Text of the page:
Southampton’s big mistake is more justifiable than you think

It’s getting harder and harder to visualise success in the Premier League.

If Manchester City win the league and League Cup this season, that would have been seen as a hugely successful season back in August. But by now, after months of breaking records and talk of being the best team in Premier League history, to go out in the Champions League quarter finals after an FA Cup defeat at the hands of Wigan Athletic would seem anticlimactic. Even if it shouldn’t.

That shows the difficulty in framing success these days. It has become more and more binary. There’s success (winning trophies and achieving objectives to the letter) or there’s failure (everything else).

That’s even more pronounced at the bottom of the league – that clumped mass at the lower end of the table blocking up the plughole at the moment. Three can go down. If we say West Brom are already there, that leaves two places from seven or eight. It’s going to take a while for this blockage to subside: it’ll surely go down to the last day.

Bizarrely, then, Southampton have waited until now to sack their manager, with just three games left against teams who are in that bottom mash-up.

They’ve ended up here either through an arrogance in believing that, even if they’d made a mistake, they couldn’t possibly have made one which could lead to relegation, or through some misguided belief that the cream would just rise to the top. There has been no such upward movement of any team in the bottom pile-up this season – just teams beating each other.

The main reason is probably the money involved: that’s simply smashed the hierarchy inherent in the division, with top clubs, the middle class and those fighting at the bottom. Now, it’s the moneyed elite and everyone else.

But it goes further than that: the situation is supercharged by the fact that it’s so difficult to measure success.

When you’re given tens of millions of pounds and you know everyone else has the same money you need to make sure you buy good players. As a result, most teams are ‘middle class’ teams, and as such they have ‘middle class’ players: they type of player, that is, who isn’t used to relegation battles and is playing in fear of making a mistake to take his team down. Saints are full of them – Mario Lemina, Sofiane Boufal and Manolo Gabbiadini, to name just a few.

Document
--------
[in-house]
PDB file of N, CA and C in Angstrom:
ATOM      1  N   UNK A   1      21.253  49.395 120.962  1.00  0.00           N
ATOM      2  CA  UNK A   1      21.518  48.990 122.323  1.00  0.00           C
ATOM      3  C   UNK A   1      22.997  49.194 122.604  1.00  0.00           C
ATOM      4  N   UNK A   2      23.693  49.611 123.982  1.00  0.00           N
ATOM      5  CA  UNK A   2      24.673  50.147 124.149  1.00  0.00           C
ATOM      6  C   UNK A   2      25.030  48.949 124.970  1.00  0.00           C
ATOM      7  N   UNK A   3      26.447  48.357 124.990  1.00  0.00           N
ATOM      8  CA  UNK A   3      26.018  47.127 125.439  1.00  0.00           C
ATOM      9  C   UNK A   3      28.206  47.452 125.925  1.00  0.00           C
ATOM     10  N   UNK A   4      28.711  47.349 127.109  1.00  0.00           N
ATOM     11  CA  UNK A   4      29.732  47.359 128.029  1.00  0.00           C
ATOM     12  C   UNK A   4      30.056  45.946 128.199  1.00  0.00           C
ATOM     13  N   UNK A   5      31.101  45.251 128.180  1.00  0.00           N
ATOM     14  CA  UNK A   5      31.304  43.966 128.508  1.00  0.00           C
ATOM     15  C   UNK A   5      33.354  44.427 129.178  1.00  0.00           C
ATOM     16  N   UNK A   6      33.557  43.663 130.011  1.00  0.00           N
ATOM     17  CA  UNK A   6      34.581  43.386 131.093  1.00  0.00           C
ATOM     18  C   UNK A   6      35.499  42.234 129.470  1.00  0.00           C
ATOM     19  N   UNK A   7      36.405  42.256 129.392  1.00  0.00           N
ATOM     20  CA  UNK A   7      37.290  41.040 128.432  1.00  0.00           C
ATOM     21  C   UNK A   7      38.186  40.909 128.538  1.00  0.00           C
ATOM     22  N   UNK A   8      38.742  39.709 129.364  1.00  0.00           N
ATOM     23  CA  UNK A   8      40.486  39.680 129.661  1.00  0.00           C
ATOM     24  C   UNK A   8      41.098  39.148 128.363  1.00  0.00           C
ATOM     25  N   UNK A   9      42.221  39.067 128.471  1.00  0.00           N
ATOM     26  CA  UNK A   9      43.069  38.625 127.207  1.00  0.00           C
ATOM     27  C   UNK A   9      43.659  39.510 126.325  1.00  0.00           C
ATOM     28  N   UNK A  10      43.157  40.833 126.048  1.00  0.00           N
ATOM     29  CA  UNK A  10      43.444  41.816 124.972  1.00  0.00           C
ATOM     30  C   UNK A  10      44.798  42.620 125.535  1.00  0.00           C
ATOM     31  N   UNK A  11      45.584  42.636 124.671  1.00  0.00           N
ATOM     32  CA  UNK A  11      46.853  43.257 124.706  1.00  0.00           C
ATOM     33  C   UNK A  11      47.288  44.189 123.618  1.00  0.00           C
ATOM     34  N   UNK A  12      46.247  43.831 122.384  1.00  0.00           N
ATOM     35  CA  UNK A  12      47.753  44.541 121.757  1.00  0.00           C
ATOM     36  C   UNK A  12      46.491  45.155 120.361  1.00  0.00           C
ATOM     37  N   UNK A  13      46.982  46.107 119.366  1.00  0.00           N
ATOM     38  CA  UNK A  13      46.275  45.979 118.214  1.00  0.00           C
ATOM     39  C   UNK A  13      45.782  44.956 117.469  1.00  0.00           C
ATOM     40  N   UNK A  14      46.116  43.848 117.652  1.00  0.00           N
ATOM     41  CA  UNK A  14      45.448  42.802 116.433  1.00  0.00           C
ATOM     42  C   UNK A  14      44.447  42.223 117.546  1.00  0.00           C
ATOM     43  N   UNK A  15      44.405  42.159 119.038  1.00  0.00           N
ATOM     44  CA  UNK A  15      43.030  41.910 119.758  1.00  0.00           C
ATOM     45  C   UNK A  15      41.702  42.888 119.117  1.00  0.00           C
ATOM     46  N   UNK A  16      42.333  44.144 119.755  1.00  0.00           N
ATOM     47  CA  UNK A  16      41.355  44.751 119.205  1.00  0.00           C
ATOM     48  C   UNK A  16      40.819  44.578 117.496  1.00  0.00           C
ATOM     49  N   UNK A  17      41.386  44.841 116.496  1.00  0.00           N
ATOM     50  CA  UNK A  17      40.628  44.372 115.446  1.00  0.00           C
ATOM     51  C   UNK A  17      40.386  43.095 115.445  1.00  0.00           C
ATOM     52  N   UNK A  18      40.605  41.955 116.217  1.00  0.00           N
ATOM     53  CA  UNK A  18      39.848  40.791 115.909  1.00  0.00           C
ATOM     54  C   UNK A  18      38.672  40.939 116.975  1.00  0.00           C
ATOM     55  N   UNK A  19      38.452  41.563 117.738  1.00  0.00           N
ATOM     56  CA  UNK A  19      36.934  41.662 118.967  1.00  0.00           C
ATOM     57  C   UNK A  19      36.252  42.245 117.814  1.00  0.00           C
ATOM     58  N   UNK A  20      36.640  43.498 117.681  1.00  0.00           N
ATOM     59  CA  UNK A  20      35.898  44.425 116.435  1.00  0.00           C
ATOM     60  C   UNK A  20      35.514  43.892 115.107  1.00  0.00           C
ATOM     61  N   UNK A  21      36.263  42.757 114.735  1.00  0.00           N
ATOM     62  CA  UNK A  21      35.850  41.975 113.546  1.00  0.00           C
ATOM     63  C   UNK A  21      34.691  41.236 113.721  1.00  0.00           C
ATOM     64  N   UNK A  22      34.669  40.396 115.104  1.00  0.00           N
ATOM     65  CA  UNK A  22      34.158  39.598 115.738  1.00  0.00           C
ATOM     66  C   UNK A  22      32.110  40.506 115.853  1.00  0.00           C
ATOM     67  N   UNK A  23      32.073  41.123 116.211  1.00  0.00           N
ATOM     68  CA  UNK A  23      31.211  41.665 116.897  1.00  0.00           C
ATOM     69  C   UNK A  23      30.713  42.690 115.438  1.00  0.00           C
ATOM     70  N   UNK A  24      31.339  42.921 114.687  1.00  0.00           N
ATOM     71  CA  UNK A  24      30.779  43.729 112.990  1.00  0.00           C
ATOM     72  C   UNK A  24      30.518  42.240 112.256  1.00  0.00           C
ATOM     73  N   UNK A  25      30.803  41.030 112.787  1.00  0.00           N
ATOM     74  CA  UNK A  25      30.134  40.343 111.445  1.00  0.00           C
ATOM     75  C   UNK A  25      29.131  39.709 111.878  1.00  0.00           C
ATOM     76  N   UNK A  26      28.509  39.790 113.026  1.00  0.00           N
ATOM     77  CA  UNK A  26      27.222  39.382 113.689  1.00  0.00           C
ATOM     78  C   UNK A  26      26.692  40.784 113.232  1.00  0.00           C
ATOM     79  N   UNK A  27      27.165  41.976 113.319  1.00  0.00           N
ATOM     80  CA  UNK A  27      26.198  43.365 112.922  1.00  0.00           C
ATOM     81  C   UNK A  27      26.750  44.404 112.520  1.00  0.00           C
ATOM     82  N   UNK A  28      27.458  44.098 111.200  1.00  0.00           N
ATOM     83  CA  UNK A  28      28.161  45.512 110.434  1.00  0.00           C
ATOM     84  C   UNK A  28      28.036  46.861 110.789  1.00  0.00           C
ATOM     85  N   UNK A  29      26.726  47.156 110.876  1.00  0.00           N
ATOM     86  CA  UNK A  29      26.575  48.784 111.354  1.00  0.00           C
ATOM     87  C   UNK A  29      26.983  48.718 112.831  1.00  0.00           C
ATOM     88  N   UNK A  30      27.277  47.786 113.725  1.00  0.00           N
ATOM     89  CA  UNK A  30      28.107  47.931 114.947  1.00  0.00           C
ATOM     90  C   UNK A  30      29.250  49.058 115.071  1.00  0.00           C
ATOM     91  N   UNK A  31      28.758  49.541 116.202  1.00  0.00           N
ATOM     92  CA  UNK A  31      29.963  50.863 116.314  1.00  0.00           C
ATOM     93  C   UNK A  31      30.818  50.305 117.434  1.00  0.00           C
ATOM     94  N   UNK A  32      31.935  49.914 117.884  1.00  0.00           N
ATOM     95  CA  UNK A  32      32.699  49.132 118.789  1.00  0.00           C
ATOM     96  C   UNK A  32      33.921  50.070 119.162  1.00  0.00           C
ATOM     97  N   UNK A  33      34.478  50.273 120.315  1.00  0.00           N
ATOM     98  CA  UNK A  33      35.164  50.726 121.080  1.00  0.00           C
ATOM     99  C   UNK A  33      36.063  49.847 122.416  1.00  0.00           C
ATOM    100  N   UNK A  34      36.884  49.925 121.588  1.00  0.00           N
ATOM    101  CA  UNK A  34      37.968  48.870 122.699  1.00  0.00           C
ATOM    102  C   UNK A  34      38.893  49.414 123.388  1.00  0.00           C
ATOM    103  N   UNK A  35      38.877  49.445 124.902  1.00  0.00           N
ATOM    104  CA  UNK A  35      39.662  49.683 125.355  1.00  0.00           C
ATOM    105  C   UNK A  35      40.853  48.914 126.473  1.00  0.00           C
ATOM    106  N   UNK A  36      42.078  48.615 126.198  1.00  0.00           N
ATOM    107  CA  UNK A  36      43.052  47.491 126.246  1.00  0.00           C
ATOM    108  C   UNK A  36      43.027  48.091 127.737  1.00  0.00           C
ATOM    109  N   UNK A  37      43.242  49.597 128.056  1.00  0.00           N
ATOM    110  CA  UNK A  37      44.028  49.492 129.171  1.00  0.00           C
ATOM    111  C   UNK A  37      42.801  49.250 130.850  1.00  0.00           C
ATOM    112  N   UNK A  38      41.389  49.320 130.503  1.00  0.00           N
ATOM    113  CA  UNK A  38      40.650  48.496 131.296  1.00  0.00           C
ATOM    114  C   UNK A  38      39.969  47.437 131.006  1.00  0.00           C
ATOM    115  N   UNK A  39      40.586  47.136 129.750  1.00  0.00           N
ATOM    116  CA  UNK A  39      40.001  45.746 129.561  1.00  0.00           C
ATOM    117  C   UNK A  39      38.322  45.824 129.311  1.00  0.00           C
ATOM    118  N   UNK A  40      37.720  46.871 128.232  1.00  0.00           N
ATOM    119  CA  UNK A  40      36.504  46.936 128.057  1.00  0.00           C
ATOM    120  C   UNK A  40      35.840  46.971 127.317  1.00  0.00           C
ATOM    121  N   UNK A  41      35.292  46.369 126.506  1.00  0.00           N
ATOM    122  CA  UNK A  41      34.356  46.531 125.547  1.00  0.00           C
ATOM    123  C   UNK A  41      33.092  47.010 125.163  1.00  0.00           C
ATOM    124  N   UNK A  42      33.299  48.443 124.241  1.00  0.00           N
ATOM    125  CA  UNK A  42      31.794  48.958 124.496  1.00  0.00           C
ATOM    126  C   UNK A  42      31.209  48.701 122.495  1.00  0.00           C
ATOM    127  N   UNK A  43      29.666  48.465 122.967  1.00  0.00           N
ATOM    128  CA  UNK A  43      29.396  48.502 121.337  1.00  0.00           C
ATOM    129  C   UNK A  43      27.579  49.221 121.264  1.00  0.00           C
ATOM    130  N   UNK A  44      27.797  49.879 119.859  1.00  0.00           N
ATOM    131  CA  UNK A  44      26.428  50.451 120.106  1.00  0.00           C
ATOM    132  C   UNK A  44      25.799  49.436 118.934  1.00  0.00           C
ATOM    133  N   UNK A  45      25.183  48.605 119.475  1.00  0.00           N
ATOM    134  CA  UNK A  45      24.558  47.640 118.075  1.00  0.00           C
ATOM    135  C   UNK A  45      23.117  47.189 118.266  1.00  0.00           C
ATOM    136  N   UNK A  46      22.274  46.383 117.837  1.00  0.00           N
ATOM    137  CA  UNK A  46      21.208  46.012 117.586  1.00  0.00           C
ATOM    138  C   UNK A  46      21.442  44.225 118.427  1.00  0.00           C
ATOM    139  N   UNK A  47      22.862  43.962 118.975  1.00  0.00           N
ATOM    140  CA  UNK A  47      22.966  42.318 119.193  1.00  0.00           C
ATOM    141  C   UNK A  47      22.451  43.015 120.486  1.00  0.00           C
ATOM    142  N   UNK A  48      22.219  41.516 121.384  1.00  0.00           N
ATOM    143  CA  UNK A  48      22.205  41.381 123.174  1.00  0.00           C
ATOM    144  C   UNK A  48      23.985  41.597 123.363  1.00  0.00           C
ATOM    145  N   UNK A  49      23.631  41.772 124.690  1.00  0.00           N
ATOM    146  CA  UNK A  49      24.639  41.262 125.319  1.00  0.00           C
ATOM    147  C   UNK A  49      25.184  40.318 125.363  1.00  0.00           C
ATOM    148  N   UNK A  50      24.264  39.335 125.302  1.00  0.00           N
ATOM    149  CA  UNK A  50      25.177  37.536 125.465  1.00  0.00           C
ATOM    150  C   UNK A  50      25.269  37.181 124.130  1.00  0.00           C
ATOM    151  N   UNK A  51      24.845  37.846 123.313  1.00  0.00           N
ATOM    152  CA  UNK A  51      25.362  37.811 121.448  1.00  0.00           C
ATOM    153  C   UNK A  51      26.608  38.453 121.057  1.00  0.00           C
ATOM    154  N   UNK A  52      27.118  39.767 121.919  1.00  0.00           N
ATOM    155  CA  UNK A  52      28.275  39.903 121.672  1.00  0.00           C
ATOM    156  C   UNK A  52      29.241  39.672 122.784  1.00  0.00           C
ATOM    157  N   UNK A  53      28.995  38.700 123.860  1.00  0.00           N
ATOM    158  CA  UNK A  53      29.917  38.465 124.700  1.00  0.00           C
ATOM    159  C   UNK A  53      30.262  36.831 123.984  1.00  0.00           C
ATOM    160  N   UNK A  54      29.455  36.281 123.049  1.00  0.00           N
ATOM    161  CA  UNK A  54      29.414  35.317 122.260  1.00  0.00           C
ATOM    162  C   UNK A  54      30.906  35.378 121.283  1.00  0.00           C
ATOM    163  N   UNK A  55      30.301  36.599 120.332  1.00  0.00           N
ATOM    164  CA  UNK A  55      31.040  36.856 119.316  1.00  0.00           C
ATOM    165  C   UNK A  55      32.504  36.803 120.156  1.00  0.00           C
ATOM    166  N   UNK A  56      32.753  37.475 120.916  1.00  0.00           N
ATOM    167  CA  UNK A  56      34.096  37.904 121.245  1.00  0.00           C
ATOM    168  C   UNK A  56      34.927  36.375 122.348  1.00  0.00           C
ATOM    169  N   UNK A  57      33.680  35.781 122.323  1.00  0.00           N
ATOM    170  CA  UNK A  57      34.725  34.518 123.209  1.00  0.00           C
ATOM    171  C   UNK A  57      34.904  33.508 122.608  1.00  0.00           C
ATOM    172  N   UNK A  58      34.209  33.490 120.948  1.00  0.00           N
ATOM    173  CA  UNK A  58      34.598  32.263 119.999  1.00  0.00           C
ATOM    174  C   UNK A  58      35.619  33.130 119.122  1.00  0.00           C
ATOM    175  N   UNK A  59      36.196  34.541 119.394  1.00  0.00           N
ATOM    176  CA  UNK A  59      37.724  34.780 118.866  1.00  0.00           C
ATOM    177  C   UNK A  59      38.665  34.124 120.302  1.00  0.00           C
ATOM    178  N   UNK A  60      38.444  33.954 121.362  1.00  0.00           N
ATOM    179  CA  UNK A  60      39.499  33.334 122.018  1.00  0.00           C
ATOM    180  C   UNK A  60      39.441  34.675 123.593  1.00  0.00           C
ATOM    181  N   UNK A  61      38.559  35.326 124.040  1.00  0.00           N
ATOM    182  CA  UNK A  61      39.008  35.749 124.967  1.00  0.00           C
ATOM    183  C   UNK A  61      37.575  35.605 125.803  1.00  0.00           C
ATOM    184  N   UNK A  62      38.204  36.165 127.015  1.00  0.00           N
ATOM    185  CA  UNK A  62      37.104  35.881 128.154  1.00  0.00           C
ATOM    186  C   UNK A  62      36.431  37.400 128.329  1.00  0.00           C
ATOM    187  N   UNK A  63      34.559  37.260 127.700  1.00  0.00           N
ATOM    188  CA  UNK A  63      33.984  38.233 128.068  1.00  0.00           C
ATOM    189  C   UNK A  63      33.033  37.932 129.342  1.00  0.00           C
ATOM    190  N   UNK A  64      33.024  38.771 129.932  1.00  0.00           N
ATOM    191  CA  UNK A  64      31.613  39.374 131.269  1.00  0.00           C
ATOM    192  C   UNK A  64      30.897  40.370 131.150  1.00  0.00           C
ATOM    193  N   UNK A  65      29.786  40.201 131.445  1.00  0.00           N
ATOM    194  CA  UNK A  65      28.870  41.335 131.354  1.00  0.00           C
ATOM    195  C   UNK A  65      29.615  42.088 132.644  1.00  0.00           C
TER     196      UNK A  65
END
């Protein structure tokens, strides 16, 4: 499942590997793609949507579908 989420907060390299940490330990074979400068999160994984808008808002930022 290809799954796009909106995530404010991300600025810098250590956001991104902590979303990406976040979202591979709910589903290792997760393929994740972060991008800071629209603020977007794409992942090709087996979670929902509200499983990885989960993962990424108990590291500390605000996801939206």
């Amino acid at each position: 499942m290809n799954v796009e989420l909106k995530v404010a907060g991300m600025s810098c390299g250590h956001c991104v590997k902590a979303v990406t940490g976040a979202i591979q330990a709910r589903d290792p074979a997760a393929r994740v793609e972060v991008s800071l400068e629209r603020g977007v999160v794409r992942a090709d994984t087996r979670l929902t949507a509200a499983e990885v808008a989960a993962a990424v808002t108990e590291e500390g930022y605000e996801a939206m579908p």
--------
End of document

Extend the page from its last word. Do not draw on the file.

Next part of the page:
But how can you be so ambitious as to want a team full of good players and make 13th place your idea of success?

Claude Puel Leicester v Southampton

It makes you wonder what the point is for most of the teams who are in this position. They are unlikely to win anything, and yet are in a constant state of stress because relegation seems like the end of the world – the end of the money anyway, and possibly culminating in a season like the one Sunderland are enduring, where double relegation is a probability. Indeed, if midtable security is to be your measure of success, perhaps a better one would would be to achieve that whilst also instilling an attractive style of play.

That’s why we shouldn’t get bogged down in the current narrative around Southampton.

The club made a mistake in sacking Claude Puel, that much is abundantly obvious. But we live in a world where safe but uninspiring football will bring you midtable mediocrity (and yes, last season a cup final, but it won’t do that every year). We should never criticise a club for wanting to break free. If they found Puel’s style of play unattractive, who are we to say be careful what you wish for? It was a mistake in hiring Mauricio Pellegrino, sure, but was it really wrong to sack Puel?

Southampton are a club in real danger now. Outside of games against Swansea, West Ham and Bournemouth, Saints face three of the top six and two of the safe midtable sides battling for seventh and – probably – the final European spot. But they are also a club who thought that just being a boring Premier League club whose idea of success was obscurity and pocketing the huge sums of money you get just by being there was akin to some form of existential nihilism.

They’ve made the wrong choice. They’ve appointed a man whose football was no better and who made strange choices in personnel. But they did it from – arguably – a good place. We might just be about to see why no one else wanted to do it.